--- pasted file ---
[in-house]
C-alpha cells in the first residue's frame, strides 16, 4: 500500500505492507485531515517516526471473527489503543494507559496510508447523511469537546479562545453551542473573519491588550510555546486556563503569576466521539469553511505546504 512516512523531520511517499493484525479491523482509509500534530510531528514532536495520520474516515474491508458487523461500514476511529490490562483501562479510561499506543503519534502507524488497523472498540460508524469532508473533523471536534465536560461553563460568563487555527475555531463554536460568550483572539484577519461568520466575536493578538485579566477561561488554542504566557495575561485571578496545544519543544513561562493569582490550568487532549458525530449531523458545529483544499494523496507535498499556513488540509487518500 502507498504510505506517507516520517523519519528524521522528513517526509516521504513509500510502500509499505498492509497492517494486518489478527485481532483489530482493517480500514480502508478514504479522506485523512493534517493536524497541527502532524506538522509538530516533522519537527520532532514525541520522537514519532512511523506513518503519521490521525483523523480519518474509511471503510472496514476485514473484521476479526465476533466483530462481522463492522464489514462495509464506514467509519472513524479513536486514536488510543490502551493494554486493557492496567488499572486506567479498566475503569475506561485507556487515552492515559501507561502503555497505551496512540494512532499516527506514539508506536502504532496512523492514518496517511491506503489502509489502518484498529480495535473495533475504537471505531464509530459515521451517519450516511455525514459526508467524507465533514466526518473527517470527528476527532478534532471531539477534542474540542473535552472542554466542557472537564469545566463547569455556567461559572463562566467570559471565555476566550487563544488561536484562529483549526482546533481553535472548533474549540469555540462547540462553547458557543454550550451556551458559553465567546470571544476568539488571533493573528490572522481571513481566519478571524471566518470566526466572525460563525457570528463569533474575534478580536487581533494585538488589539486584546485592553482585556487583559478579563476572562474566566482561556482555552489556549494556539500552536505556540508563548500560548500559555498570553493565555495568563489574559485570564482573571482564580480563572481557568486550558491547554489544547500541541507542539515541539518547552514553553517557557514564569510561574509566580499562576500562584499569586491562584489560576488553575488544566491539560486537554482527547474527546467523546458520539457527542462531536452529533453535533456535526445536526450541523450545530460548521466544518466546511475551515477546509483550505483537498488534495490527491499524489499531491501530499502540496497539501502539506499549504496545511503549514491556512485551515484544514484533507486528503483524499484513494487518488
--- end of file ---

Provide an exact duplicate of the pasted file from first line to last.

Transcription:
[in-house]
C-alpha cells in the first residue's frame, strides 16, 4: 500500500505492507485531515517516526471473527489503543494507559496510508447523511469537546479562545453551542473573519491588550510555546486556563503569576466521539469553511505546504 512516512523531520511517499493484525479491523482509509500534530510531528514532536495520520474516515474491508458487523461500514476511529490490562483501562479510561499506543503519534502507524488497523472498540460508524469532508473533523471536534465536560461553563460568563487555527475555531463554536460568550483572539484577519461568520466575536493578538485579566477561561488554542504566557495575561485571578496545544519543544513561562493569582490550568487532549458525530449531523458545529483544499494523496507535498499556513488540509487518500 502507498504510505506517507516520517523519519528524521522528513517526509516521504513509500510502500509499505498492509497492517494486518489478527485481532483489530482493517480500514480502508478514504479522506485523512493534517493536524497541527502532524506538522509538530516533522519537527520532532514525541520522537514519532512511523506513518503519521490521525483523523480519518474509511471503510472496514476485514473484521476479526465476533466483530462481522463492522464489514462495509464506514467509519472513524479513536486514536488510543490502551493494554486493557492496567488499572486506567479498566475503569475506561485507556487515552492515559501507561502503555497505551496512540494512532499516527506514539508506536502504532496512523492514518496517511491506503489502509489502518484498529480495535473495533475504537471505531464509530459515521451517519450516511455525514459526508467524507465533514466526518473527517470527528476527532478534532471531539477534542474540542473535552472542554466542557472537564469545566463547569455556567461559572463562566467570559471565555476566550487563544488561536484562529483549526482546533481553535472548533474549540469555540462547540462553547458557543454550550451556551458559553465567546470571544476568539488571533493573528490572522481571513481566519478571524471566518470566526466572525460563525457570528463569533474575534478580536487581533494585538488589539486584546485592553482585556487583559478579563476572562474566566482561556482555552489556549494556539500552536505556540508563548500560548500559555498570553493565555495568563489574559485570564482573571482564580480563572481557568486550558491547554489544547500541541507542539515541539518547552514553553517557557514564569510561574509566580499562576500562584499569586491562584489560576488553575488544566491539560486537554482527547474527546467523546458520539457527542462531536452529533453535533456535526445536526450541523450545530460548521466544518466546511475551515477546509483550505483537498488534495490527491499524489499531491501530499502540496497539501502539506499549504496545511503549514491556512485551515484544514484533507486528503483524499484513494487518488